Portuguese teenager Gustavo Madureira has been given a warning after testing positive for Terbutaline (Class S.3 Beta-2 Agonists) in an in-competition test in Portugal. Why the athlete should receive only a warning may come down to ignorance over medicines available to asthma sufferers, though the case raises concerns.
Terbutaline is used to delay preterm labour in pregnant women for 48 hours to allow for fetal lung maturity through steroid injections. Among warnings that accompany the drug for proper use, is that there is "potential for serious internal heart problems and death." The American College of Obstetricians and Gyneacologists also discourages the use of terbutaline for preventing preterm labour.
Since Madureira is a boy, we assume he wasn't pregnant and perhaps this is why the substance was found: Terbutaline is used as a fast-acting bronchodilator (often used as a short-term asthma treatment). The inhaled form of terbutaline starts working within 15 minutes and can last up to 6 hours.
Terbutaline is not approved by the Food and Drug Administration in the USA. How it came to be in the hands of a fit young athlete is for his doctors in Portugal and the Disciplinary Board of the Portuguese Swimming Federation, which imposed a warning on the athlete, to explain - at least you would want that if your name happened to be Senhor and Senhora Madureira. They might also wish to ask why better advice on what athletes can take to alleviate asthma was not available.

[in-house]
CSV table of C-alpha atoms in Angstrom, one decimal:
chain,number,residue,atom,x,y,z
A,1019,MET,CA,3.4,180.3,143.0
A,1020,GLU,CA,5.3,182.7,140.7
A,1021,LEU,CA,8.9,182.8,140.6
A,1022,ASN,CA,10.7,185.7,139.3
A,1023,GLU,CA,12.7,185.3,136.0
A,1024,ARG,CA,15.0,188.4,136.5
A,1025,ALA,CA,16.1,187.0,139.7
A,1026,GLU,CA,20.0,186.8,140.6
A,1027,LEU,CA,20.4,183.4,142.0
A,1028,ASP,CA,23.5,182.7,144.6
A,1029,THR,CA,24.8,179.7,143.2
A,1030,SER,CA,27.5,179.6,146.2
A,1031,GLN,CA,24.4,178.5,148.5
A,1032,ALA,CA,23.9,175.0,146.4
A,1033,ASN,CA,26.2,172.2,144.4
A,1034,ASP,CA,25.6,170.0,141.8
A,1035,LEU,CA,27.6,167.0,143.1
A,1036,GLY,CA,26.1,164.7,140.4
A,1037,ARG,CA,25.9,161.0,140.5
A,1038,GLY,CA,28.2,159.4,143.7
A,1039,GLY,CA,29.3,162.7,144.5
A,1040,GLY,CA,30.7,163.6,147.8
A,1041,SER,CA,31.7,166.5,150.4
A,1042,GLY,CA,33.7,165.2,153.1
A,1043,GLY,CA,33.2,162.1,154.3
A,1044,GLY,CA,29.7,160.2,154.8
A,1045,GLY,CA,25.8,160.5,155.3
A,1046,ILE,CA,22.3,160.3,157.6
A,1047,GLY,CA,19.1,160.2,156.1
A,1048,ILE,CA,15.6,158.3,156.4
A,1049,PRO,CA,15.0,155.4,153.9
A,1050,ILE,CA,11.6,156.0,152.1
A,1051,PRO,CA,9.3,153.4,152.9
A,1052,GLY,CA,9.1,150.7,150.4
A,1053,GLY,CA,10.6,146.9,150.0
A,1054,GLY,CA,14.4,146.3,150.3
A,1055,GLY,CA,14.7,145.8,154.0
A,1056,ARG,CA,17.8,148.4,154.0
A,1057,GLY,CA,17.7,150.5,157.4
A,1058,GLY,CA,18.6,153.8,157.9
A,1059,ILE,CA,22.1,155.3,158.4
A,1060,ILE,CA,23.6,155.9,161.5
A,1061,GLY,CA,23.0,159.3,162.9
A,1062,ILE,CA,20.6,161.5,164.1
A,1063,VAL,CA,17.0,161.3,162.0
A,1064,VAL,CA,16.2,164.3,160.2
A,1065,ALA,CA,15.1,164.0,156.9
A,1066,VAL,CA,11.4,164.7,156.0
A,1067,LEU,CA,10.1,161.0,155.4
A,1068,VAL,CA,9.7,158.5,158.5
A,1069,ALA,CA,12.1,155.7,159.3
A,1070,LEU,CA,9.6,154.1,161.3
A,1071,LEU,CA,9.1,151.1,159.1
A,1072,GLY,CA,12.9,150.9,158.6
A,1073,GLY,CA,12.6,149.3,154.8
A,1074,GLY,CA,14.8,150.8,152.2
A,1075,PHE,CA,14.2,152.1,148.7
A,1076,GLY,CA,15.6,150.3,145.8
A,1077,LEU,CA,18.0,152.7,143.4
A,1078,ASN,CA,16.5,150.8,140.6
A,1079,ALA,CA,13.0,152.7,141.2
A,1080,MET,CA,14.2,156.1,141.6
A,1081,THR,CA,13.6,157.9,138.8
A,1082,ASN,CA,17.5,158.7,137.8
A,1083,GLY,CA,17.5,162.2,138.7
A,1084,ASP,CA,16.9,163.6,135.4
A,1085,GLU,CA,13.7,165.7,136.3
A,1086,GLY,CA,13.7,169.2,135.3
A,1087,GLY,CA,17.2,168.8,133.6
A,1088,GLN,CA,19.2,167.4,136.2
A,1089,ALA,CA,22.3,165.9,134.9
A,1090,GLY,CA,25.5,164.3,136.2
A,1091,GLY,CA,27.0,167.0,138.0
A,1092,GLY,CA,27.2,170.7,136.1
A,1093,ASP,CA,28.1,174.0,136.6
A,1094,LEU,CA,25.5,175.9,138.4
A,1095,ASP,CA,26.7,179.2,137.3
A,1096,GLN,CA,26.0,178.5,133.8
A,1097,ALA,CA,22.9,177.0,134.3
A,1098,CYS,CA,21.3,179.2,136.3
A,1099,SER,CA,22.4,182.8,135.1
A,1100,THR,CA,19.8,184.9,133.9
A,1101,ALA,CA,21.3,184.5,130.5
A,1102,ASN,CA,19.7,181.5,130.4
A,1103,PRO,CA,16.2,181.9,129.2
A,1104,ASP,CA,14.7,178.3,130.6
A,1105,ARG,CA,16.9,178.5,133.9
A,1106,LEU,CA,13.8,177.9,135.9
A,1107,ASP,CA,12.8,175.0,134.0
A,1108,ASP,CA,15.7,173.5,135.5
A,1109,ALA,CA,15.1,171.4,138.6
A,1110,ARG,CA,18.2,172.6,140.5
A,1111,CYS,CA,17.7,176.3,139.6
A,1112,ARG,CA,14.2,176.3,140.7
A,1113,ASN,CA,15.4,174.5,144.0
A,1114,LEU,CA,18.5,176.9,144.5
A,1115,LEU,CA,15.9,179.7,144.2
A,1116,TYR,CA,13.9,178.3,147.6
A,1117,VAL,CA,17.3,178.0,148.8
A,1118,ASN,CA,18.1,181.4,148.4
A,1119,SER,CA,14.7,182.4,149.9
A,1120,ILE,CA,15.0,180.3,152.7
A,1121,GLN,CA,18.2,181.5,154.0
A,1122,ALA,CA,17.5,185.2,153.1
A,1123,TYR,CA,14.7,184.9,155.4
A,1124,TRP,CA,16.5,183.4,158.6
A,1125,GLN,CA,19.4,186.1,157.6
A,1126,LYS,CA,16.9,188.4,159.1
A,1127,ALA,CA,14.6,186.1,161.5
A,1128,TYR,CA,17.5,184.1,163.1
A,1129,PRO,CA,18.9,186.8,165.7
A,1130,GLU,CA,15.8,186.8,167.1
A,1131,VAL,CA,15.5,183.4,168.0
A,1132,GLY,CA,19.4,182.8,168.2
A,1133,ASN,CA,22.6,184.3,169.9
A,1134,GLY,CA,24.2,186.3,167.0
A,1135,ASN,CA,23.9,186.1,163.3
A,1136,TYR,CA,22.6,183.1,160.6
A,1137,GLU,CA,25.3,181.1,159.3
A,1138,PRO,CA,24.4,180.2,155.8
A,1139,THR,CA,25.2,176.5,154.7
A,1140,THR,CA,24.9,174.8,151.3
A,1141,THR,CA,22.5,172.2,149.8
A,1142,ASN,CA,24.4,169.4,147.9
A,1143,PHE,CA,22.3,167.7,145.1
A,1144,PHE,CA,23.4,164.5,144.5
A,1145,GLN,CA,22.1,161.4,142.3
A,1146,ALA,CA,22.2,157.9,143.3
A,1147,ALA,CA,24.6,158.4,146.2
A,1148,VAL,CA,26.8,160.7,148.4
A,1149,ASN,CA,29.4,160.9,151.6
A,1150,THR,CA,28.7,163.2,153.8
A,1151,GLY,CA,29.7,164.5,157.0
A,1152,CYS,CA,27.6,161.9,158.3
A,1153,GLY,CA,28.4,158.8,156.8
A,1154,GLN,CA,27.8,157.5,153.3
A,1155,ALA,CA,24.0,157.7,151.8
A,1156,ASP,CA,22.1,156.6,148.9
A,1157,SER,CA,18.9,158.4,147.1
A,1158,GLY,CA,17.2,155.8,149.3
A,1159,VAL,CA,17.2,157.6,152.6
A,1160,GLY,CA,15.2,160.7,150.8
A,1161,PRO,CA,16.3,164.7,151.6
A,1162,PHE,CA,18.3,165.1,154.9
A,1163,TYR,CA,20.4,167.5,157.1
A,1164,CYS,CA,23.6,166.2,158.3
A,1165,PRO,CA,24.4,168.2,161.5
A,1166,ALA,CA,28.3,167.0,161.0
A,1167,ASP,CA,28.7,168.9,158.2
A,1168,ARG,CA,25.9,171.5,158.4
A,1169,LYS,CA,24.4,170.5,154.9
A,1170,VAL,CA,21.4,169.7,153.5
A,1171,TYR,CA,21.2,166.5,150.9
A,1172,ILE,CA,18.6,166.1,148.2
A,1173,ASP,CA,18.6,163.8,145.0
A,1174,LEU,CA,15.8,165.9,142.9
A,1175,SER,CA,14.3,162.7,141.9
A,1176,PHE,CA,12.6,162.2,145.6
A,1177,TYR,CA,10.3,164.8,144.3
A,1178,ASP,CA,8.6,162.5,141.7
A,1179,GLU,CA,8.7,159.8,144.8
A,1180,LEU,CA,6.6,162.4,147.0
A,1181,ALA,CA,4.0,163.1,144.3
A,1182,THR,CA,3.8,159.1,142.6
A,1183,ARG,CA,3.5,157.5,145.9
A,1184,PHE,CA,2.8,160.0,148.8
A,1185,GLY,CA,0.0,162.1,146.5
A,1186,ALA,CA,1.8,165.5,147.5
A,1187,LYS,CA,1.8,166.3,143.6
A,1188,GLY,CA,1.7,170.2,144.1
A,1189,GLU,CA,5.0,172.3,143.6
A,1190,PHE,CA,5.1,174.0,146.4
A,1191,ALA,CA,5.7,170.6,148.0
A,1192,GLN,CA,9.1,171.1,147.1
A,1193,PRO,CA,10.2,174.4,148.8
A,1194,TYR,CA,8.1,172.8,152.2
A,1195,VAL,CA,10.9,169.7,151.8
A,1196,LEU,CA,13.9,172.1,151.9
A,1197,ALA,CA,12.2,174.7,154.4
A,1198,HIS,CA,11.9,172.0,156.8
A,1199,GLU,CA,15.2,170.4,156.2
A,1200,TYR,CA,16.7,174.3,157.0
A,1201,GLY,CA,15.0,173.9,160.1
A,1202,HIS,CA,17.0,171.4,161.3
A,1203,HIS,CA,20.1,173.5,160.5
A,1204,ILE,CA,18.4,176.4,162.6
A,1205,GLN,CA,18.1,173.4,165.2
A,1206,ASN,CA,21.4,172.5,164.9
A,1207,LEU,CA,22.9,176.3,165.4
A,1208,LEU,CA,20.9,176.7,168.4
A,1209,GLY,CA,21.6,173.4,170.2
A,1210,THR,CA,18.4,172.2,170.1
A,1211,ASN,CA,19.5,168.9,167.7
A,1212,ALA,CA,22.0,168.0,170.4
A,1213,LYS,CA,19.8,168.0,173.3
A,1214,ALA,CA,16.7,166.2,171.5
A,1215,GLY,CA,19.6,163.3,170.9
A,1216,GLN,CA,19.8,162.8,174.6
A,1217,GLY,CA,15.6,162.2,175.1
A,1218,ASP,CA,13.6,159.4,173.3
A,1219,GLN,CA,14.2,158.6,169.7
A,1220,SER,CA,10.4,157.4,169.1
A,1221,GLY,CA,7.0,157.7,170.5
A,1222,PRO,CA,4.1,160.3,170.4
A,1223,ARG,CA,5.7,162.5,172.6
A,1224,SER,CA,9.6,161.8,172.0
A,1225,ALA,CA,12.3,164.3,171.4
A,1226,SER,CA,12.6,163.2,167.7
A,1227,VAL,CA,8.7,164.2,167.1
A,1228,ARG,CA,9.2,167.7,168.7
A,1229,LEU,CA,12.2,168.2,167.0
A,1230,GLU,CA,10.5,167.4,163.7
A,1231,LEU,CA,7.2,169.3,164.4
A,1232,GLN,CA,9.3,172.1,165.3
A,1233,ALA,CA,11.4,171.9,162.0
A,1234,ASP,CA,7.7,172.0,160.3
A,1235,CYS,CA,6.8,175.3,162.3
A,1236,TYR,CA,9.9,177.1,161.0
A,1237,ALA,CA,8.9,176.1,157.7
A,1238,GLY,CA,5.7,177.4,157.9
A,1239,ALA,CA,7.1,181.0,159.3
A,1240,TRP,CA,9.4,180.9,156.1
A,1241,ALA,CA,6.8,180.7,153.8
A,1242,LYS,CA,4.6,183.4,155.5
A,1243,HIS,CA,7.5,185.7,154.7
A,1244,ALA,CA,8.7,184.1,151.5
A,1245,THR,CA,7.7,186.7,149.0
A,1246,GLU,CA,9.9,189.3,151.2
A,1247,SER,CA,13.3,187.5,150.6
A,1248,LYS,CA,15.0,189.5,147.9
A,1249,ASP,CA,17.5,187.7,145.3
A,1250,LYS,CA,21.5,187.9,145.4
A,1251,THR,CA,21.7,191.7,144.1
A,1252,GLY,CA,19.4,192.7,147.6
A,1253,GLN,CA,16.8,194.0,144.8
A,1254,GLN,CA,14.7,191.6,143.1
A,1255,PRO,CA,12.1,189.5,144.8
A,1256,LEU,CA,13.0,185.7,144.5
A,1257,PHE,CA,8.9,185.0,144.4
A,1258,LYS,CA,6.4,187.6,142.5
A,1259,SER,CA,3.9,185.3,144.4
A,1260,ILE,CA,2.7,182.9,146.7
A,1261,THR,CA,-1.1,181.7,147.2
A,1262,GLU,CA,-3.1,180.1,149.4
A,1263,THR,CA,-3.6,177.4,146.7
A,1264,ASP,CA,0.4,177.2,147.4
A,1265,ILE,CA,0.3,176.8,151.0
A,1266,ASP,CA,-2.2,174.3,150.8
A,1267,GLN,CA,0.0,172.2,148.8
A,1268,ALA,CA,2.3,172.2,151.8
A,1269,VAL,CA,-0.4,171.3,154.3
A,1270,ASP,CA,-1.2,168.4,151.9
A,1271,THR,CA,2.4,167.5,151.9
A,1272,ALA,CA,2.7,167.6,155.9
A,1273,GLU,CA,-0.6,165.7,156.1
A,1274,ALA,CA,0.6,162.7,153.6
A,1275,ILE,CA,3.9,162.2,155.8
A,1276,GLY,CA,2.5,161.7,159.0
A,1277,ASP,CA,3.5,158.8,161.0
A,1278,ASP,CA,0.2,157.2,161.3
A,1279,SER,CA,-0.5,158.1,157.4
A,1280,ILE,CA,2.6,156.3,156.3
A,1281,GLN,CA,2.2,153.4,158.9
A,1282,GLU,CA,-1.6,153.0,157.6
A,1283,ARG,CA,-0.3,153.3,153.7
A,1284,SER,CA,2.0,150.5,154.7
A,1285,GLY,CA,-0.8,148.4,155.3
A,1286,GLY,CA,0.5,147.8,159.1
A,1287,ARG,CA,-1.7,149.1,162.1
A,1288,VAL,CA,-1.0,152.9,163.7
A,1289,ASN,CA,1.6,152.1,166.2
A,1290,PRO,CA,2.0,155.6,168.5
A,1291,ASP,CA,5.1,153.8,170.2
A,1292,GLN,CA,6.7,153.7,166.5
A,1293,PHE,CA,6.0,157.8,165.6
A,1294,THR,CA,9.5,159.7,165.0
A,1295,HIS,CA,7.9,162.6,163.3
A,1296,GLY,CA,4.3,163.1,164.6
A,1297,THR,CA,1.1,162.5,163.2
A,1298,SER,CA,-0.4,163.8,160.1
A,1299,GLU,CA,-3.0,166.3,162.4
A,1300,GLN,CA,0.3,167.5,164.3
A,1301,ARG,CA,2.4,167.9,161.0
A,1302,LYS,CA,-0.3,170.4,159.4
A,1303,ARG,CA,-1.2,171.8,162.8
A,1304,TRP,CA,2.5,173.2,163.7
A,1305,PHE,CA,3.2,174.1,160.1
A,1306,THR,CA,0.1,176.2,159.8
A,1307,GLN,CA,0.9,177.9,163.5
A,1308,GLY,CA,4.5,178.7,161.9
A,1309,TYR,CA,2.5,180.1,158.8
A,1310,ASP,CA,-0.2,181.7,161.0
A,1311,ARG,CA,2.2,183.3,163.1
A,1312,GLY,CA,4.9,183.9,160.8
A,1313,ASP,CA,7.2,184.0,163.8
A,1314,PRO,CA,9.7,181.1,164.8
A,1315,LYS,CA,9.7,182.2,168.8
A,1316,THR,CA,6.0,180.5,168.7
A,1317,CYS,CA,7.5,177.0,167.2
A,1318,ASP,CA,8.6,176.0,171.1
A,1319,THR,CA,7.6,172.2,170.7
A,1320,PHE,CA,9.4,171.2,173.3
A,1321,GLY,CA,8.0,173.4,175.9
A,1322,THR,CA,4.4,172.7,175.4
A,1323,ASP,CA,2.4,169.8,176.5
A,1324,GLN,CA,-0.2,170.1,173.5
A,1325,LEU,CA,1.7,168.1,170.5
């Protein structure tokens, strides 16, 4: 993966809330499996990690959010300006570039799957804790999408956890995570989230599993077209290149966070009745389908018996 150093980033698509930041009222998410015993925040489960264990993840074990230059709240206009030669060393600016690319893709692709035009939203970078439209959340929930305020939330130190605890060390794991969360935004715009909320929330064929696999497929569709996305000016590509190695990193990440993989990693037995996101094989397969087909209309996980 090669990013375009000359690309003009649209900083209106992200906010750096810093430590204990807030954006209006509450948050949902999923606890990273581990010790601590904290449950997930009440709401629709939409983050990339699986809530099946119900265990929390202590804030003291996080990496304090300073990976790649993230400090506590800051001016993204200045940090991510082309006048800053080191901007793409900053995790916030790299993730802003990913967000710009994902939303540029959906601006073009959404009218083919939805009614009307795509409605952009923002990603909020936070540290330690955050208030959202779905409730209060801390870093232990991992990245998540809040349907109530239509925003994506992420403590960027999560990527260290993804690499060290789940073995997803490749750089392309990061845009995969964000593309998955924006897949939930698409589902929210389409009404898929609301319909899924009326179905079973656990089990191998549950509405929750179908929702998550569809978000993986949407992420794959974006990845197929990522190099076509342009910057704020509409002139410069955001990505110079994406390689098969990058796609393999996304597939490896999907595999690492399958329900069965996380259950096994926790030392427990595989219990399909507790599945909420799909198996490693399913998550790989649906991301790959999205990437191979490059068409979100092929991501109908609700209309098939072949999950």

Meanwhile, Madureira is the third swimmer to be sanctioned for doping this year, after Litvina Yuliya (KAZ) tested positive to the substance Methylhexaneamine (Class S.6 Stimulants) and was suspended for 6 months, and Barbara Benke (BRA) for the substance Isometheptene (Class S.6 Stimulants) that attracted a 4-month penalty. Both tests were conducted in March.